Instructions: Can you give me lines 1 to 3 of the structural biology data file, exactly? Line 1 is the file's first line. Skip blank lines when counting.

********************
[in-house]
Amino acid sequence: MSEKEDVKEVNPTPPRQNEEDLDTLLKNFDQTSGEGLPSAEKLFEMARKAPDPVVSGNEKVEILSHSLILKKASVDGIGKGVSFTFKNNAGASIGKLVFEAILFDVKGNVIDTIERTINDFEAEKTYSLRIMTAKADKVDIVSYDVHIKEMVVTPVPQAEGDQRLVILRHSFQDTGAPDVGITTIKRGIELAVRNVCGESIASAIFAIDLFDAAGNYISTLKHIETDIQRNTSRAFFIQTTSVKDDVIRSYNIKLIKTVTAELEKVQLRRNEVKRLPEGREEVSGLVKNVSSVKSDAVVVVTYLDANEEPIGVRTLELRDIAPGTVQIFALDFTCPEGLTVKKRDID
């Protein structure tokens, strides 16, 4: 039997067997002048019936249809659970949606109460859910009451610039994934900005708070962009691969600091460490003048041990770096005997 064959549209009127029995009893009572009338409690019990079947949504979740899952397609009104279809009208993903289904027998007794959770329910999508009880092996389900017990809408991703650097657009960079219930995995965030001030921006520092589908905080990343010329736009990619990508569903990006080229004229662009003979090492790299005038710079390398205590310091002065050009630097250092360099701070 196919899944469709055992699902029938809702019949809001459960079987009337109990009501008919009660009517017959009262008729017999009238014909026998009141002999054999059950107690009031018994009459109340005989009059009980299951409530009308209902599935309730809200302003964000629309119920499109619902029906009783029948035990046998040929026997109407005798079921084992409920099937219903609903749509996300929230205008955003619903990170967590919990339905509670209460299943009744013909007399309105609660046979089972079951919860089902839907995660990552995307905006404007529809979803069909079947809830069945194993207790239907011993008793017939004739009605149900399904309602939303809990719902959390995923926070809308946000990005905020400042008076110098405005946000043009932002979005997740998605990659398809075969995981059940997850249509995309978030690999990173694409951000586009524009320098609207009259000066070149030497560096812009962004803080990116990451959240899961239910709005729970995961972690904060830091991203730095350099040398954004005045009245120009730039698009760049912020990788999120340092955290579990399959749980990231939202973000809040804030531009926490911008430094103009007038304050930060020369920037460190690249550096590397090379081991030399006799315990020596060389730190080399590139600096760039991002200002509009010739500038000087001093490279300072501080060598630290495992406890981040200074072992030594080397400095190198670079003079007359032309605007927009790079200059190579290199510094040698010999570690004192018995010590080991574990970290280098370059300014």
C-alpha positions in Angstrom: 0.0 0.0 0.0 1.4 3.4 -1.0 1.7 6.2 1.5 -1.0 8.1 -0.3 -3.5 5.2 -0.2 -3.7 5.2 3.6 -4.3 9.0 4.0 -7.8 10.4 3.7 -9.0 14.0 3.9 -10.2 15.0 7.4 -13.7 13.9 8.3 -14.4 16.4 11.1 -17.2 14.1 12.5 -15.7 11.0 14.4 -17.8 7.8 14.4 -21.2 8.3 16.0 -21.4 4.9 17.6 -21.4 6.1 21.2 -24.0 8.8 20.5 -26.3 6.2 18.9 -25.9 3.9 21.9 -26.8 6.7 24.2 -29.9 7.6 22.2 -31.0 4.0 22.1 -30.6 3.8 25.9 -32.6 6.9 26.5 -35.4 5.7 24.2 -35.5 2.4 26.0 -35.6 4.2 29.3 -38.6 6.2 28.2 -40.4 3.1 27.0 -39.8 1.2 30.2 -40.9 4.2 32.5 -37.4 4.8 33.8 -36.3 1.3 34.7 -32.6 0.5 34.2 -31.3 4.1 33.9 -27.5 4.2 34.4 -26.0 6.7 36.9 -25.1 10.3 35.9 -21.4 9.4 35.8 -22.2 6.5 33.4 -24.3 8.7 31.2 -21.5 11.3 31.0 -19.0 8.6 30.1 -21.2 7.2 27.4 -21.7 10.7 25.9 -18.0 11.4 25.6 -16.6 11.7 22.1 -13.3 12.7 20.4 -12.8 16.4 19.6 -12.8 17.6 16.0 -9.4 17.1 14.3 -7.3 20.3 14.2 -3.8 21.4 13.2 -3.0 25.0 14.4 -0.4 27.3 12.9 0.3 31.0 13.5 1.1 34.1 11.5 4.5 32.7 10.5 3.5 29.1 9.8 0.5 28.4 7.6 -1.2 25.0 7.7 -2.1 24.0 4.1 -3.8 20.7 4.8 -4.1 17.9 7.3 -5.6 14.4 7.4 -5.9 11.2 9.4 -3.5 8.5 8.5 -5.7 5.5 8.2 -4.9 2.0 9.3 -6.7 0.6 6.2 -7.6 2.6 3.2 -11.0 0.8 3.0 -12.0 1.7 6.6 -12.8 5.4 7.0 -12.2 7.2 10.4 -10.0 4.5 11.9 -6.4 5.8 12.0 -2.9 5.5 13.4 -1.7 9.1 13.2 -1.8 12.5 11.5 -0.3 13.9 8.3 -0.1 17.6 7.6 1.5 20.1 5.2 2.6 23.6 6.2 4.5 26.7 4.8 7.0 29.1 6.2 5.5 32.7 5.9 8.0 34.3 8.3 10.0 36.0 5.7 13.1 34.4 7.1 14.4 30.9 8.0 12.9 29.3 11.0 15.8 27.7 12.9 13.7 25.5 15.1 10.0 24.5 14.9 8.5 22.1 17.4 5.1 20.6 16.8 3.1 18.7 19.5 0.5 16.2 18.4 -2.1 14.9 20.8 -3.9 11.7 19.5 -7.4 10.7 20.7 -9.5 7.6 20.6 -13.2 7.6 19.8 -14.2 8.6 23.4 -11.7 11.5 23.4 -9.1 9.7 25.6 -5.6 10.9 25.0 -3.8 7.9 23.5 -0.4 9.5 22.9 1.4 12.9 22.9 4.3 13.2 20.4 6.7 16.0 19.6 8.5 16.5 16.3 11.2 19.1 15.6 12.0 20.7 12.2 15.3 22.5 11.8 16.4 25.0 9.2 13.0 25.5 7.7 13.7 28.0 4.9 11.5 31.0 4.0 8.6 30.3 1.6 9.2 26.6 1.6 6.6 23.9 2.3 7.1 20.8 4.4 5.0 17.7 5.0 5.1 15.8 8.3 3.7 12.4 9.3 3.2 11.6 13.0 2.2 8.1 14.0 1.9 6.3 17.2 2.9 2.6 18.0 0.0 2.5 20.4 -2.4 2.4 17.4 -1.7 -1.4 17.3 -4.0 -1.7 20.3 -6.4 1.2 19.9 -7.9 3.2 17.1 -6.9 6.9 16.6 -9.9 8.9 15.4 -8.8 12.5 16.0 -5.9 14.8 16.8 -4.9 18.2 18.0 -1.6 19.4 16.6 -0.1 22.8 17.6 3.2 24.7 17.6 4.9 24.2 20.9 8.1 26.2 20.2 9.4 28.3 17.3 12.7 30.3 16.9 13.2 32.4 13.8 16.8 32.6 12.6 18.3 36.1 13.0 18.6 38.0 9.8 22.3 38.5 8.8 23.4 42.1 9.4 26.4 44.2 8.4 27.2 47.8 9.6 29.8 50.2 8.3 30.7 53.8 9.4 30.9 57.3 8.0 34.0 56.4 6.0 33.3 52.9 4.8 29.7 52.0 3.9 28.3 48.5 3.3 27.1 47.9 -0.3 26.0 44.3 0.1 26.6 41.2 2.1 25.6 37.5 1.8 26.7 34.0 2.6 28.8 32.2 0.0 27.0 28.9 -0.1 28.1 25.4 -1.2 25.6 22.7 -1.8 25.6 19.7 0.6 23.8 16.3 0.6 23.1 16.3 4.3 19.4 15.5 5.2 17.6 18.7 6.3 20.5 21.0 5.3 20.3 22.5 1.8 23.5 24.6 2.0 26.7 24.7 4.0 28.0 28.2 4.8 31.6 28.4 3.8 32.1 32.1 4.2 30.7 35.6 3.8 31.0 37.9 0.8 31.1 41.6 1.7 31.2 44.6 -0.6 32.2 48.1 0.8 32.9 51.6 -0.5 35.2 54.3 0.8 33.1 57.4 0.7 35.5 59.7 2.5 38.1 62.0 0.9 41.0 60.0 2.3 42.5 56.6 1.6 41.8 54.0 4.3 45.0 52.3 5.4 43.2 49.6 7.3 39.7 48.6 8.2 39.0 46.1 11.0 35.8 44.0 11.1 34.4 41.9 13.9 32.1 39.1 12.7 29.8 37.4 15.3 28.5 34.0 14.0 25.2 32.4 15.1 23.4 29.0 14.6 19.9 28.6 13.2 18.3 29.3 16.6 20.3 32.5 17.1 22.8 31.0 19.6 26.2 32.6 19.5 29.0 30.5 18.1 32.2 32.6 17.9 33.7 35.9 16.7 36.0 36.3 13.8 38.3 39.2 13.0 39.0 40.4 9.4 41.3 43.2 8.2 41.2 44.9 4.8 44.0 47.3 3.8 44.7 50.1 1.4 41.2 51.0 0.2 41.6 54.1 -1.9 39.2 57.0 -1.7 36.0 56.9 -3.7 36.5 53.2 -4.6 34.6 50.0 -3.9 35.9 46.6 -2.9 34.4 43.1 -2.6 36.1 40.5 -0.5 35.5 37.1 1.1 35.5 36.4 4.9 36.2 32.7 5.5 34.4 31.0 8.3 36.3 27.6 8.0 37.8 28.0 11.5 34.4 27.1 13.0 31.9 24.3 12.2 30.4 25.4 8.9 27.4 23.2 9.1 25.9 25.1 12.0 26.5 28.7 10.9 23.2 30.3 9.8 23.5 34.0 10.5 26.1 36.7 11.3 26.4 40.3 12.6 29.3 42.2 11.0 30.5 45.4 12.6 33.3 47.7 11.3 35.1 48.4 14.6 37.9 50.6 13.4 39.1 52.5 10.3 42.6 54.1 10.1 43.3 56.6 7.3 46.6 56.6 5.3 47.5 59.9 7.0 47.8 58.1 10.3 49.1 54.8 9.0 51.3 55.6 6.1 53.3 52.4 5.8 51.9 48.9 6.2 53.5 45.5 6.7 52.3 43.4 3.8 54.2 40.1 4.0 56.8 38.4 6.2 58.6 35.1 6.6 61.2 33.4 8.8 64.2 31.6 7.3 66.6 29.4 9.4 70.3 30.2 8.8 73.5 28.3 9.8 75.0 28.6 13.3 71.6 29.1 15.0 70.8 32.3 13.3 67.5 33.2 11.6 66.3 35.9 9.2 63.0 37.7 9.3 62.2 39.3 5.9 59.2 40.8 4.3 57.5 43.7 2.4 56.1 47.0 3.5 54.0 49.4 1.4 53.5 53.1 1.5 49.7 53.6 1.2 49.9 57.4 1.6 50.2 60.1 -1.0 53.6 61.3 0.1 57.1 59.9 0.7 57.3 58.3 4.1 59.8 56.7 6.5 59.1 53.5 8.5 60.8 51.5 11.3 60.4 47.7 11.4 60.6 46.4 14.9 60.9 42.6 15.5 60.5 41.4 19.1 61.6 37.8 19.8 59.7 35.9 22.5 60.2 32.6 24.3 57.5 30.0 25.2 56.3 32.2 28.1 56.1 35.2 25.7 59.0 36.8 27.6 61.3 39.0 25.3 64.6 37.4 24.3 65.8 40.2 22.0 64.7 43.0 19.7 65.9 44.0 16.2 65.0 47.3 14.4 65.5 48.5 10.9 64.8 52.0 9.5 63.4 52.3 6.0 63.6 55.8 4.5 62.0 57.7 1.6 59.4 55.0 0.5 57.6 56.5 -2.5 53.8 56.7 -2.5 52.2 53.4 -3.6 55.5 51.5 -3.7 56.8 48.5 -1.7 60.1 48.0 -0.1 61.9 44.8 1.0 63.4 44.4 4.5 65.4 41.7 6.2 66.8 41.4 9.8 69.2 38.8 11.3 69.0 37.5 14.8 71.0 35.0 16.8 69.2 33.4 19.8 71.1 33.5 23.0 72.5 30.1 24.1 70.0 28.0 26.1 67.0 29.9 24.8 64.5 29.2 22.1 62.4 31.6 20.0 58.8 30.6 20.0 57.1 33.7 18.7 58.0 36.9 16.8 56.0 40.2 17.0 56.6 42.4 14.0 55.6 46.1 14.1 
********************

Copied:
[in-house]
Amino acid sequence: MSEKEDVKEVNPTPPRQNEEDLDTLLKNFDQTSGEGLPSAEKLFEMARKAPDPVVSGNEKVEILSHSLILKKASVDGIGKGVSFTFKNNAGASIGKLVFEAILFDVKGNVIDTIERTINDFEAEKTYSLRIMTAKADKVDIVSYDVHIKEMVVTPVPQAEGDQRLVILRHSFQDTGAPDVGITTIKRGIELAVRNVCGESIASAIFAIDLFDAAGNYISTLKHIETDIQRNTSRAFFIQTTSVKDDVIRSYNIKLIKTVTAELEKVQLRRNEVKRLPEGREEVSGLVKNVSSVKSDAVVVVTYLDANEEPIGVRTLELRDIAPGTVQIFALDFTCPEGLTVKKRDID
């Protein structure tokens, strides 16, 4: 039997067997002048019936249809659970949606109460859910009451610039994934900005708070962009691969600091460490003048041990770096005997 064959549209009127029995009893009572009338409690019990079947949504979740899952397609009104279809009208993903289904027998007794959770329910999508009880092996389900017990809408991703650097657009960079219930995995965030001030921006520092589908905080990343010329736009990619990508569903990006080229004229662009003979090492790299005038710079390398205590310091002065050009630097250092360099701070 196919899944469709055992699902029938809702019949809001459960079987009337109990009501008919009660009517017959009262008729017999009238014909026998009141002999054999059950107690009031018994009459109340005989009059009980299951409530009308209902599935309730809200302003964000629309119920499109619902029906009783029948035990046998040929026997109407005798079921084992409920099937219903609903749509996300929230205008955003619903990170967590919990339905509670209460299943009744013909007399309105609660046979089972079951919860089902839907995660990552995307905006404007529809979803069909079947809830069945194993207790239907011993008793017939004739009605149900399904309602939303809990719902959390995923926070809308946000990005905020400042008076110098405005946000043009932002979005997740998605990659398809075969995981059940997850249509995309978030690999990173694409951000586009524009320098609207009259000066070149030497560096812009962004803080990116990451959240899961239910709005729970995961972690904060830091991203730095350099040398954004005045009245120009730039698009760049912020990788999120340092955290579990399959749980990231939202973000809040804030531009926490911008430094103009007038304050930060020369920037460190690249550096590397090379081991030399006799315990020596060389730190080399590139600096760039991002200002509009010739500038000087001093490279300072501080060598630290495992406890981040200074072992030594080397400095190198670079003079007359032309605007927009790079200059190579290199510094040698010999570690004192018995010590080991574990970290280098370059300014």